So, where is all of the resin? It seems large volumes are targeted for export, but have not yet shipped, while producers are also building an inventory buffer as the hurricane season gets underway.

PP contract prices poised to rise.

The PP market was very active as buyers sought spot material priced lower than contracts, which are now poised to rise in June on the heels of escalating monomer costs, reports the PlasticsExchange. The cost-push increase is currently tracking around $0.03/lb and could expand if PGP issues endure.

As we have seen for some months, high-quality, off-grade PP has generally sold in a heartbeat and at a premium, while less desirable wide-spec and transitional resin has languished, some even priced around spot monomer. The reseller community has relatively light PP stocks on hand and continued to scoop up railcars to back-fill orders and also procure packaged truckloads to tide over their customers. Thin supplies, solid demand, and rising costs equated to a $0.02/lb jump in Prime homo-polymer PP prices at the PlasticsExchange, while copolymer PP rose a hefty $0.03/lb last week. The substantial increase was primarily monomer-driven amid strong demand from PP producers and ongoing propane dehydrogenation (PDH) production issues. This aligns with the bullish undertone of the past few weeks, as trading has been extremely heavy with very little prompt material available.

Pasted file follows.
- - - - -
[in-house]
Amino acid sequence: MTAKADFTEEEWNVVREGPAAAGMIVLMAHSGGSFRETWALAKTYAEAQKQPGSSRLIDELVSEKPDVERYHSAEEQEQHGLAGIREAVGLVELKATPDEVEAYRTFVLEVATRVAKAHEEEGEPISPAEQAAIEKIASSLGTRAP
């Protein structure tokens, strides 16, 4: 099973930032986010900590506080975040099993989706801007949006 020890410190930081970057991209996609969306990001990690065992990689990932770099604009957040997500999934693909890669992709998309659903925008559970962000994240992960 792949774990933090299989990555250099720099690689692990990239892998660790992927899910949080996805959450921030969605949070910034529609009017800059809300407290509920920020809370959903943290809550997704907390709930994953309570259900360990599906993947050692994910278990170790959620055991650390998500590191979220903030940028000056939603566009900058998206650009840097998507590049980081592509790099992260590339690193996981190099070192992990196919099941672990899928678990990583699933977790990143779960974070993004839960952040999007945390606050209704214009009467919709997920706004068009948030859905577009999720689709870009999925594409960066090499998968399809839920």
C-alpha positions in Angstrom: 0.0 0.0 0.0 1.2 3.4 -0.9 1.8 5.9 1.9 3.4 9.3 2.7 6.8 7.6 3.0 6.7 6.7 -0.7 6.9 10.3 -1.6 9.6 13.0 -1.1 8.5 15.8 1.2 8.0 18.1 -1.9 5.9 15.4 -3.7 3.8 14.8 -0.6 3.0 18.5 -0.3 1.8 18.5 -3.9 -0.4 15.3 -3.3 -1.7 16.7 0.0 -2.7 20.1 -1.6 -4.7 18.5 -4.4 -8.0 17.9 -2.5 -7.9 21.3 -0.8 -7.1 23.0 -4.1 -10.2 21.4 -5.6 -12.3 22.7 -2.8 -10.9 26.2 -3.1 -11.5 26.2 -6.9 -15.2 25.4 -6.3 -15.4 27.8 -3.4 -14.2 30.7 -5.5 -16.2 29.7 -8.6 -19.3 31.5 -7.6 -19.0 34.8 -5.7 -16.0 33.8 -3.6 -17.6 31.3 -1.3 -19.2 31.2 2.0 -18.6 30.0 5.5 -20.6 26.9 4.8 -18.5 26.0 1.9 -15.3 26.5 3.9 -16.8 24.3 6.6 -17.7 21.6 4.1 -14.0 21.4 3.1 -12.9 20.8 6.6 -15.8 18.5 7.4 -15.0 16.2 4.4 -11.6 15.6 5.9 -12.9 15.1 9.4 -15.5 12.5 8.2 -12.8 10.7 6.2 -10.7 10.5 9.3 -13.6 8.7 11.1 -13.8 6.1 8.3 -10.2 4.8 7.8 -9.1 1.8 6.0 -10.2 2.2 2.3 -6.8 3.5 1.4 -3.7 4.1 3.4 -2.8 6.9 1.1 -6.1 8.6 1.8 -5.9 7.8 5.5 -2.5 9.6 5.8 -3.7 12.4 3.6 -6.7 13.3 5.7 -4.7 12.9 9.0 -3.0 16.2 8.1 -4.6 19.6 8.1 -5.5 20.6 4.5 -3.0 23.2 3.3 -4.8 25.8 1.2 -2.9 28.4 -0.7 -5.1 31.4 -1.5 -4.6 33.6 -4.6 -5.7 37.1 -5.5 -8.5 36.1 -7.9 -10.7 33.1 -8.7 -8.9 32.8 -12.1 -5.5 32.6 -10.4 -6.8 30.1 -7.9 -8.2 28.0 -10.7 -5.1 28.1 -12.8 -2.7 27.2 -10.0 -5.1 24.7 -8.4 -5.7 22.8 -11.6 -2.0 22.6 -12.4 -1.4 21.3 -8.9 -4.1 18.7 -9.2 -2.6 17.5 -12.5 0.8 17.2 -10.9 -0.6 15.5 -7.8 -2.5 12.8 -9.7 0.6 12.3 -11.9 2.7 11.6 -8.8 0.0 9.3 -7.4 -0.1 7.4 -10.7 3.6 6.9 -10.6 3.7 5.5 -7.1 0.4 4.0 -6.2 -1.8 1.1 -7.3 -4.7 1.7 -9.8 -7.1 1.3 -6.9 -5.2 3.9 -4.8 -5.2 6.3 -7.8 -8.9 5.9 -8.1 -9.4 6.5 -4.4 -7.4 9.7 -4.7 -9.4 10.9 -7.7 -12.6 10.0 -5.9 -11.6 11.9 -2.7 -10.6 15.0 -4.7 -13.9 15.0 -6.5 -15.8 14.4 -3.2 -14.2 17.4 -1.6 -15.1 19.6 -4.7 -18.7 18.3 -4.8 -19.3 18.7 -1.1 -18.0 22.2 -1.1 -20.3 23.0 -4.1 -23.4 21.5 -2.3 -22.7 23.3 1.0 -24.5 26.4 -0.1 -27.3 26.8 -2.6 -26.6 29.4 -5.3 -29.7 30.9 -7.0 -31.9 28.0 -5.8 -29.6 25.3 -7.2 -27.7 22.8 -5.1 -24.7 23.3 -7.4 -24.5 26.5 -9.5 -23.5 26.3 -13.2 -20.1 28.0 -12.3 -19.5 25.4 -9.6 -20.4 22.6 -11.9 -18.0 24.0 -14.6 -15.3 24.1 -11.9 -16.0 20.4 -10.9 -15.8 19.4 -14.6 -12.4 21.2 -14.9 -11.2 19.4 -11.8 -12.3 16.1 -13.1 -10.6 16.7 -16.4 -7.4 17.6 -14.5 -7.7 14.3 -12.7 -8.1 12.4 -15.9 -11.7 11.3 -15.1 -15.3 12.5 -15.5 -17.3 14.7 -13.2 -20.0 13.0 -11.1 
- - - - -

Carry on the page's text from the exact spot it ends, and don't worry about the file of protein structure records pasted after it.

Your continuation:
“We have had an upward bias to monomer pricing ever since it bottomed out around $0.40/lb, believing PP producers would ramp up their operating rates with the cheaper monomer,” writes the PlasticsExchange in its Market Update. “Remember, PGP reached a high of $0.60/lb in early March. We also felt that PGP supplies were too snug and could spike higher if a production issue occurred. Therefore, we’ve been active buyers of PP for our market-making account and foresee additional upside ahead in pricing,” writes the resin clearinghouse. The upward trend has given some additional support to the producer push for a three-cent margin-enhancing increase this month, which would be the first this year, if successfully implemented.

According to the ACC, PP producers ran their reactors much harder in May, making 160 million pounds more resin than in April. Domestic demand in May was very good, too, as processors did some restocking on the two-month $0.12/lb price decrease. Exports also rose, driven by growing sales to Mexico. Even with the increase in production, total sales were enough to bring a second straight monthly drawdown in upstream PP inventories, which have dropped nearly 10% in two months. Subscribe directly to the ACC for more detailed supply/demand data.

Read the full Market Update for the week of June 10 on the PlasticsExchange website.